Reminiscing about his friendship with the eminent historian of Russia Richard Pipes—who died last week at the age of ninety-four—Paul Kengor notes some of Pipes’s theological reflections:
Richard Pipes was born in Poland on July 11, 1923. As a sixteen-year-old Jew at the time of Hitler’s invasion, Pipes mercifully escaped, thanks to a clever and shrewd father. He credited not only his father but also providential intervention. That experience, and those that followed, taught Pipes several life lessons. In his memoir, Vixi: Memoirs of a Non-Belonger, he wrote: “The main effect of the Holocaust on my psyche was to make me delight in every day of life that has been granted to me, for I was saved from certain death.” Pipes observed: “I felt and feel to this day that I have been spared not to waste my life on self-indulgence or self-aggrandizement but to spread a moral message by showing, using examples from history, how evil ideas lead to evil consequences. Since scholars have written enough on the Holocaust, I thought it my mission to demonstrate this truth using the example of Communism.” . . .
Pipes [also] wrote: “Many Jews—my father among them—lost their religious beliefs because of the Holocaust. Mine, if anything, were strengthened. The mass murder (including those that occurred simultaneously in the Soviet Union) demonstrated what happens when people renounce faith in God, deny that human beings were created in His image, and reduce them to soulless and therefore expendable material objects.”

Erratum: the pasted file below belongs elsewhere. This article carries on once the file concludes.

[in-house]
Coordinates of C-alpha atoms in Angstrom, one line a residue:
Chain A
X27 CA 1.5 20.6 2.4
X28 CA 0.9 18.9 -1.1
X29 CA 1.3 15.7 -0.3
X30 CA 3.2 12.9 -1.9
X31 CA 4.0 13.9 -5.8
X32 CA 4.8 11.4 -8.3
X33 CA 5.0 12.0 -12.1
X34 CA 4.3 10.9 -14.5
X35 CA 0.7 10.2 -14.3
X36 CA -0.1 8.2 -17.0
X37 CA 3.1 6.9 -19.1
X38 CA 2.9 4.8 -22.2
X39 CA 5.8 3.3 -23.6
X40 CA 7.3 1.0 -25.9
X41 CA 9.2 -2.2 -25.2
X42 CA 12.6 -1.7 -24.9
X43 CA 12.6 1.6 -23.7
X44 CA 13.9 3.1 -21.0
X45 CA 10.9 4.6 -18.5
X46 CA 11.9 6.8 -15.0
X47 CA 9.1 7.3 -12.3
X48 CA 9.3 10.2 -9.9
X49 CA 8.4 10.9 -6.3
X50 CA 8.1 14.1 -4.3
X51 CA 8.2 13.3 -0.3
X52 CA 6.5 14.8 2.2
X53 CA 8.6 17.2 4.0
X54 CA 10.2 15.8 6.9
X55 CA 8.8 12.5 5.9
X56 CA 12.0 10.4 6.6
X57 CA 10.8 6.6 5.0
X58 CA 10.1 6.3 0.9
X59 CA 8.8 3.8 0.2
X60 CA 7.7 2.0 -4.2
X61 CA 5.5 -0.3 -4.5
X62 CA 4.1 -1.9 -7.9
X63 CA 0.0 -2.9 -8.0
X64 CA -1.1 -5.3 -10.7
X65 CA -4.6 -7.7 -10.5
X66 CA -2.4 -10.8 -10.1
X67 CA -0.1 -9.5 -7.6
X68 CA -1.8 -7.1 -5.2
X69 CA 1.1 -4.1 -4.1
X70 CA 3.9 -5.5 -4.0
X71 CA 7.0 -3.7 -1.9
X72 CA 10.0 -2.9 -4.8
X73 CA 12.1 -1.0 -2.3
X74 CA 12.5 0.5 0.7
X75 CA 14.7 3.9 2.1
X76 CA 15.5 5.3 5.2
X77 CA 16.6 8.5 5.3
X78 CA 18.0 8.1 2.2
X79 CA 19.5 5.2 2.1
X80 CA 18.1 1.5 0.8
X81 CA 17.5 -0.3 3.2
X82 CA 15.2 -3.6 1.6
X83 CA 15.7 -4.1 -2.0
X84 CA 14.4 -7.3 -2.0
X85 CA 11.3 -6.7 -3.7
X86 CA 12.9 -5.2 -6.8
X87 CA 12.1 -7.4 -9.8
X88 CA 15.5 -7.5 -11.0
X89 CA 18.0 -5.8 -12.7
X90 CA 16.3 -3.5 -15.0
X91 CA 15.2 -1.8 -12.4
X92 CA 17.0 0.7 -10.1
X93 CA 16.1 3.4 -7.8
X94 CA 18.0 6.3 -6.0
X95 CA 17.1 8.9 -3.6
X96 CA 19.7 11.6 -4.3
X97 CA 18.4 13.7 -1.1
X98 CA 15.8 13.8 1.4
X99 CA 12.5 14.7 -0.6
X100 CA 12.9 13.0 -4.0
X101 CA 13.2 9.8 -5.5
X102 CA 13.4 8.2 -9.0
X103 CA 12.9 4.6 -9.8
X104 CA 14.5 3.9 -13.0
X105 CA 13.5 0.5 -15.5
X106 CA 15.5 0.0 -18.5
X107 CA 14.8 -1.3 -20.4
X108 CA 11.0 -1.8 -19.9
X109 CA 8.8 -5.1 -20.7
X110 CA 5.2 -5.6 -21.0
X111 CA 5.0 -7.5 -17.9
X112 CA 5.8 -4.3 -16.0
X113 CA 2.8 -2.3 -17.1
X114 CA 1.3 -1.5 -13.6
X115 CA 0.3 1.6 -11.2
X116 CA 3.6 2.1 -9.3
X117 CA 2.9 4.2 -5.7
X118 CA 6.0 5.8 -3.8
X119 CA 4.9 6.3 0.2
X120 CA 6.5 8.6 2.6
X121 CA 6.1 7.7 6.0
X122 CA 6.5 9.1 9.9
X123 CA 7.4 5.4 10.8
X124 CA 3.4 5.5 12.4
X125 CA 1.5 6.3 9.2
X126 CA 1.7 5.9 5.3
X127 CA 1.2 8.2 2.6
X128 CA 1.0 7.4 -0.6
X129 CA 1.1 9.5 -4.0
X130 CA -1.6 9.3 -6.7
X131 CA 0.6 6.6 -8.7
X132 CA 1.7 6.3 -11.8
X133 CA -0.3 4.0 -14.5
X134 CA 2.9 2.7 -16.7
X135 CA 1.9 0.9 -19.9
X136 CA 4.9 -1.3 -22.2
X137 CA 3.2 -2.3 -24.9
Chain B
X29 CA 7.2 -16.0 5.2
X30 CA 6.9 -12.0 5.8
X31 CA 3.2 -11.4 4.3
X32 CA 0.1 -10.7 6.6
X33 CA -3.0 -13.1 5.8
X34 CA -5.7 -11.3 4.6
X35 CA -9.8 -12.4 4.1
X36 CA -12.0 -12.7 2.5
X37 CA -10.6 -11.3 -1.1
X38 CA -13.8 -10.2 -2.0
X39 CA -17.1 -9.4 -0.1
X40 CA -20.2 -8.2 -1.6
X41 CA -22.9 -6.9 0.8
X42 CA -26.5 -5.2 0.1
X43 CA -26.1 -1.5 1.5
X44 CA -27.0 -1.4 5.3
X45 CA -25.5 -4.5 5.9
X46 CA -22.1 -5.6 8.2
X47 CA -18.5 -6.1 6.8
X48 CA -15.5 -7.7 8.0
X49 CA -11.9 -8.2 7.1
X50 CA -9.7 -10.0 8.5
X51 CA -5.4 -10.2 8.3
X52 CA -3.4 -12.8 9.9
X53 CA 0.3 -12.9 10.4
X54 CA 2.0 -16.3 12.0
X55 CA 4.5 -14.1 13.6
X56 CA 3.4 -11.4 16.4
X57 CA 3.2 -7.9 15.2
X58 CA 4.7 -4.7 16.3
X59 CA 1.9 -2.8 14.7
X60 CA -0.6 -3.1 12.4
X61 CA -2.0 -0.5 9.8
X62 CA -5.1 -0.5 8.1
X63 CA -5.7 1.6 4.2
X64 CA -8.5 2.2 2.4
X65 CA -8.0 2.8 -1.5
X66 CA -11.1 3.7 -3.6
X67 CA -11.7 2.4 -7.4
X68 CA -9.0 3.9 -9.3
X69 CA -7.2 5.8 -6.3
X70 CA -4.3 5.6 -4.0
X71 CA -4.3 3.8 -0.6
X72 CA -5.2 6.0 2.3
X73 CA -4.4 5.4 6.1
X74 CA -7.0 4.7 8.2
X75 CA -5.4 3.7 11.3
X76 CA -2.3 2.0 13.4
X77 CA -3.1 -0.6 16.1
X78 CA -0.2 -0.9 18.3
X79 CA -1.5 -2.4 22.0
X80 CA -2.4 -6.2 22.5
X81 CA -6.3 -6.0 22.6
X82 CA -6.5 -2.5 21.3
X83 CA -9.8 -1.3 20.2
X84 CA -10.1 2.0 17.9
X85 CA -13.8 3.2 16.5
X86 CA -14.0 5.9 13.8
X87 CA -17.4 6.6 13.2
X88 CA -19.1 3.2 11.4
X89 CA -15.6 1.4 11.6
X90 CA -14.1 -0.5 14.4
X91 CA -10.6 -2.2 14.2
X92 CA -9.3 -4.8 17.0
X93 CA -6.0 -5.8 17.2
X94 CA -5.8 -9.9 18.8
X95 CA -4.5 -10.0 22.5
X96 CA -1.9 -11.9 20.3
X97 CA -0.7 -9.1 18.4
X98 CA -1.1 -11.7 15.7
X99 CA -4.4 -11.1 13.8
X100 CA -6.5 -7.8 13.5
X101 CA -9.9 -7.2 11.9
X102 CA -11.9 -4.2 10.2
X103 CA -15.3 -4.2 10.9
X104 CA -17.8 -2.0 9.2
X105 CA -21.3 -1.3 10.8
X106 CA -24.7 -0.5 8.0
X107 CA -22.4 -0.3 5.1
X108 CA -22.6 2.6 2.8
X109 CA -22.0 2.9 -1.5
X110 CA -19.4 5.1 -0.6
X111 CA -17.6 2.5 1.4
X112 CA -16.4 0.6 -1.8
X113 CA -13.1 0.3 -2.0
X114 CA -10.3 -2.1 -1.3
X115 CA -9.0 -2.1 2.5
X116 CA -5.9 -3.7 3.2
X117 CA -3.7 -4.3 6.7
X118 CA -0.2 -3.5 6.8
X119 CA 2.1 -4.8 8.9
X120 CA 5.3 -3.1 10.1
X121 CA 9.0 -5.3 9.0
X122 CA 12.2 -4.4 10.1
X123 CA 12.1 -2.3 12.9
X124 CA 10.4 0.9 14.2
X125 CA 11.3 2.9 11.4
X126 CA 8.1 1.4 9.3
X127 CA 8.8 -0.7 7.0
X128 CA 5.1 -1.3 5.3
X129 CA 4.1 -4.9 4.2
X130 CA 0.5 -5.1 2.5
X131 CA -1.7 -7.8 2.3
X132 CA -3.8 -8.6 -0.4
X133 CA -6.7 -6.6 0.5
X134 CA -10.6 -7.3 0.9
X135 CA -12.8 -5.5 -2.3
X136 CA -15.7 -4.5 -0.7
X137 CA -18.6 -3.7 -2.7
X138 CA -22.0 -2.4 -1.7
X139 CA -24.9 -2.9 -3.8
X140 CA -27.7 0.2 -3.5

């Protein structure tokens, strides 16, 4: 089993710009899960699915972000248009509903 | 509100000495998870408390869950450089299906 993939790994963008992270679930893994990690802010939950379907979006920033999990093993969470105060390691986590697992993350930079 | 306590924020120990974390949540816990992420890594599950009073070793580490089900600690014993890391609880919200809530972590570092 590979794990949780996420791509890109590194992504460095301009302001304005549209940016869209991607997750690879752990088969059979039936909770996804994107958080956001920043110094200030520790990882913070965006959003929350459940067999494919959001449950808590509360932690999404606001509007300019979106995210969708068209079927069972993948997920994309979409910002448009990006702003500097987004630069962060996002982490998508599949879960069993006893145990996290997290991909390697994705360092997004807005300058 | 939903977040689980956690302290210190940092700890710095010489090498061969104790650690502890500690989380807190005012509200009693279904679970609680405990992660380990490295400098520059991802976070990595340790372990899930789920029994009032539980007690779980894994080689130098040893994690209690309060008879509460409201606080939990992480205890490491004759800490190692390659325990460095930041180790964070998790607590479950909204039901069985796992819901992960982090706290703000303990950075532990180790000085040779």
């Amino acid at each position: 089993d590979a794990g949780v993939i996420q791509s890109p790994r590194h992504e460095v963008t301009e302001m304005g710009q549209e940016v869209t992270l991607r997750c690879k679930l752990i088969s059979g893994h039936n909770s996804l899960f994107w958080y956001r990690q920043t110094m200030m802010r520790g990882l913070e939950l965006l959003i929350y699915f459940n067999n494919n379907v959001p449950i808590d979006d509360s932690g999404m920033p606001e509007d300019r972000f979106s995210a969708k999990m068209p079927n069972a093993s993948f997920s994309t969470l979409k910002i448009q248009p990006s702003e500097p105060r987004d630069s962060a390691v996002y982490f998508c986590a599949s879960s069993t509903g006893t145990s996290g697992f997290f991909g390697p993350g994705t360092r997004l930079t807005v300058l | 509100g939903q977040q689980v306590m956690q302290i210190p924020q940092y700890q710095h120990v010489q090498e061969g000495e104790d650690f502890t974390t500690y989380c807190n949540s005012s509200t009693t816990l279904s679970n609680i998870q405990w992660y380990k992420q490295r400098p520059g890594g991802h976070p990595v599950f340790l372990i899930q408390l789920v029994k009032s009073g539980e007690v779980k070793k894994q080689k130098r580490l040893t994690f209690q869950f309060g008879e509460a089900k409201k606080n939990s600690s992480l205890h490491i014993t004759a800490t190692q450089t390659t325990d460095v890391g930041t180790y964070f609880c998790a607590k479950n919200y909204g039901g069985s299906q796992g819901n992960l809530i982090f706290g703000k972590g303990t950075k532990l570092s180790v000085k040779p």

As noted, surviving the Holocaust made Pipes delight in every day that God had given him. . . . Above all, he would spend the remainder of his long and scholarly life exposing godless ideologies and the totalitarian tyrants who deny that human beings are made in God’s image. Few human beings in the academy did that as nobly and expertly as Richard Pipes.